Having spent weeks falling through the cracks between the many fiefdoms of the NHS, I’m convinced that IT could improve the processing of patients – as long as it doesn’t involve anyone associated with the National Programme for IT (NPfIT).
We will be looking at this in more detail later, but one particular aspect of patient monitoring is already being addressed by ActiCheck, a Cambridge-based wearable technology start up. It demoed this technology at Innovate UK in London last week.
If, say, a cyclist is lying paralysed in the middle of a field, Acticheck’s SmartBand can make an intelligent decision for them. It can sense that something’s wrong (by the wearer’s lack of movement, and lowering body temperature) and start communicating with the right people. A text message could be dispatched to their next of kin, say. If the emergency services are contacted, the system uses GPS to pinpoint the location, which is more than a human could do in the same circumstances.
Inventor Karl Gibbs conceived of the idea as a security product, for people going into remote dangerous locations – like telecoms engineers going into bleak landscapes or auditors visiting certain dodgy IT distributors. But the potential applications of this technology are exciting, and NHS approved suppliers could save many a life by their creative application of this cloud based technology.
Meanwhile, Birmingham based Synapse Information has created a new way to automate the dumb, manual processes that can bring both the private and public sector down to a plodding pace. They’ve achieved this by using nano apps to create intelligent spreadsheets out of inert systems.
These can automatically stimulate users in, say, a hospital fracture clinic to be more proactive in the way they work with their peers in, say, the X Ray department. According to my own research these are two links in a chain that rarely communicate and have no real motive to make life easy for the client. So any reseller who can get the most out of Synapse Information’s rules based, data integrity checking, AAs-kicking (as a service kicking) software will be worth their weight in gold.
Elsewhere in the cloud, Intelligent Data Systems could save many a farmer from going to the wall with its application of algorithms. If you thought data centre downtime was ruinously expensive, the figures for milk manufacture are not far below. Currently, farms can lose a blood (and milk) curdling €400,000 a day if one of their machines goes down. Thanks to the pioneering work of this University of Portsmouth technology spin off, big data can be used to nip problems in the bud. Their analysis of machine data can predict, up to six weeks in the future, if a milking system is about to run into trouble, allowing the operator to make plans for business continuity. This is another cloud application with a silver lining, for both the dairy industry and its specialist IT systems integrators.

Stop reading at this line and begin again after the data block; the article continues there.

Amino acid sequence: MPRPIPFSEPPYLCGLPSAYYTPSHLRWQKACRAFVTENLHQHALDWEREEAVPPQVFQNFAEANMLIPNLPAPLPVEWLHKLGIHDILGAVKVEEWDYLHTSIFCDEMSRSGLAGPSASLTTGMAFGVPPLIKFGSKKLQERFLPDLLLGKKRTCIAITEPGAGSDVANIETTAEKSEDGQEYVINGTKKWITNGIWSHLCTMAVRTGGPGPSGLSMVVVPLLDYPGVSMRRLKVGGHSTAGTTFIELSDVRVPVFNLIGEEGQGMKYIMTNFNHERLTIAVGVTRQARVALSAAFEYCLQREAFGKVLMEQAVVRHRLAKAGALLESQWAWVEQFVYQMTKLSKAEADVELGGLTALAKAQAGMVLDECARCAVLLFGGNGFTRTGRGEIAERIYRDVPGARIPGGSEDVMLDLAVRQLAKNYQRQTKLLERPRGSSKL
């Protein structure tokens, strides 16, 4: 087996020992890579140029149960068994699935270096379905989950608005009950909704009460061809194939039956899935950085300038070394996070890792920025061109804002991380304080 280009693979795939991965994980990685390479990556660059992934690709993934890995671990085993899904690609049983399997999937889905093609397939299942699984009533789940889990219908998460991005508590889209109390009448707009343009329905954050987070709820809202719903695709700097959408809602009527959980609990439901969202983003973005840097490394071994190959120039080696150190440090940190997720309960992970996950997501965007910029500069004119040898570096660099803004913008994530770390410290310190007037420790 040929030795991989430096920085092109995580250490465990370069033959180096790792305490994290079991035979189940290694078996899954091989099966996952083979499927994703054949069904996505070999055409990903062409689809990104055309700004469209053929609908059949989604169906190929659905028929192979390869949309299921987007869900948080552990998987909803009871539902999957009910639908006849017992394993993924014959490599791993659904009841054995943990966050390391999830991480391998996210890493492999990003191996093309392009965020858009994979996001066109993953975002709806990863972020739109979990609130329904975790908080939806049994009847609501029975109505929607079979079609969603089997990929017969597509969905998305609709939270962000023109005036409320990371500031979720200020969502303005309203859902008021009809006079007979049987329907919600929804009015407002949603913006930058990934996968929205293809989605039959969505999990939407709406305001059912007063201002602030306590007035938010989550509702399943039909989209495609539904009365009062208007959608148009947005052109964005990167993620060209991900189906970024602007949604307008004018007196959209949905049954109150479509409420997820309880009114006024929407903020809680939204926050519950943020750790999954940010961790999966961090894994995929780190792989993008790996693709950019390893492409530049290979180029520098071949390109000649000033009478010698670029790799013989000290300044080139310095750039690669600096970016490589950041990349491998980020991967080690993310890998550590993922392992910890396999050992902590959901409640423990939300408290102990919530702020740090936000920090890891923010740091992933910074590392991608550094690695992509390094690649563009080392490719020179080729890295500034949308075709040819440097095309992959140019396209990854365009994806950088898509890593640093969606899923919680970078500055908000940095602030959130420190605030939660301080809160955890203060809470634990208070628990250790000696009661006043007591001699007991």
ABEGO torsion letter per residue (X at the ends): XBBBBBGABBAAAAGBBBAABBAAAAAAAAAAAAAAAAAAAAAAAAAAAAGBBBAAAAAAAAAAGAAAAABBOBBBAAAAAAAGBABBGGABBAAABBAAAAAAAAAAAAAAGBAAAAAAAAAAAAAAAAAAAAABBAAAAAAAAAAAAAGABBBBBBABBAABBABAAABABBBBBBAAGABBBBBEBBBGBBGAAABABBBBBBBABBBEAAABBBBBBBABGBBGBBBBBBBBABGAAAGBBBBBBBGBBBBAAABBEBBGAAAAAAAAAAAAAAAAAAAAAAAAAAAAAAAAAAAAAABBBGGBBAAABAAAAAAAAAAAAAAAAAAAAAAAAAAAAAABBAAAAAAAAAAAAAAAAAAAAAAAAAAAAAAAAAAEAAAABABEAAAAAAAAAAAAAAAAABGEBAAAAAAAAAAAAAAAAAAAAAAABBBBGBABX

Another planet saver comes from Lontra, which has invented a way to help the IT industry use less power. Ten per cent of all the electricity used in British industry is burned by compressors – such as the ones running all the cooling systems in every data center. But – despite being power hungry - compressor design hasn’t been updated since 1935! So inventor Steve Lindsey has designed new compressors which aim to create massive performance improvements and cut the CO2 consumption of data centres.
Meanwhile, the Edinburgh based Li-Fi Centre has created a way to broadcast data using cheap LED lights. The beauty of the light local area networks is that the broadcast is unhackable, targeted, efficient to manage and – for the moment at least - massively expensive, so the margins would be phenomenal. Likely customers could include the military, secret services, banks, GCHQ and any company with more money than sensible employees.
At Innovate there was even an invention to improve IT packaging and peripherals and make them greener. Birmingham based Floreon, which has created a way of making bioplastics out of corn, has made it possible to wrap all your IT equipment up in biodegradable packaging. So big companies won’t have to send skips full of poly-poisonous crud into landfill any more, which must be good for their carbon footprint targets. Better still, Floreon’s new organic based consumables for 3D printers smell a lot livelier than the burnable plastic that is used in these printers currently.
Talking of 3D printer inventions, Intimate Objects has created a way for people to create highly personalized products for their own pleasure. Inventor and MD Cassie Robinson did this by ‘building a language for intimacy’ which enables users to express desires that they don’t talk about. This pioneering work was funded by a grant from the Arts and Humanities Council. (There’s a source of funding few of you will have heard about). There is obviously a demand for this service, as someone stole one of the 3D printed intimate objects, which they must have smuggled out the building, secreted somewhere about their person. That’s one of the perils of selling Wearable technology I suppose. Still, as they say, onward. And upward.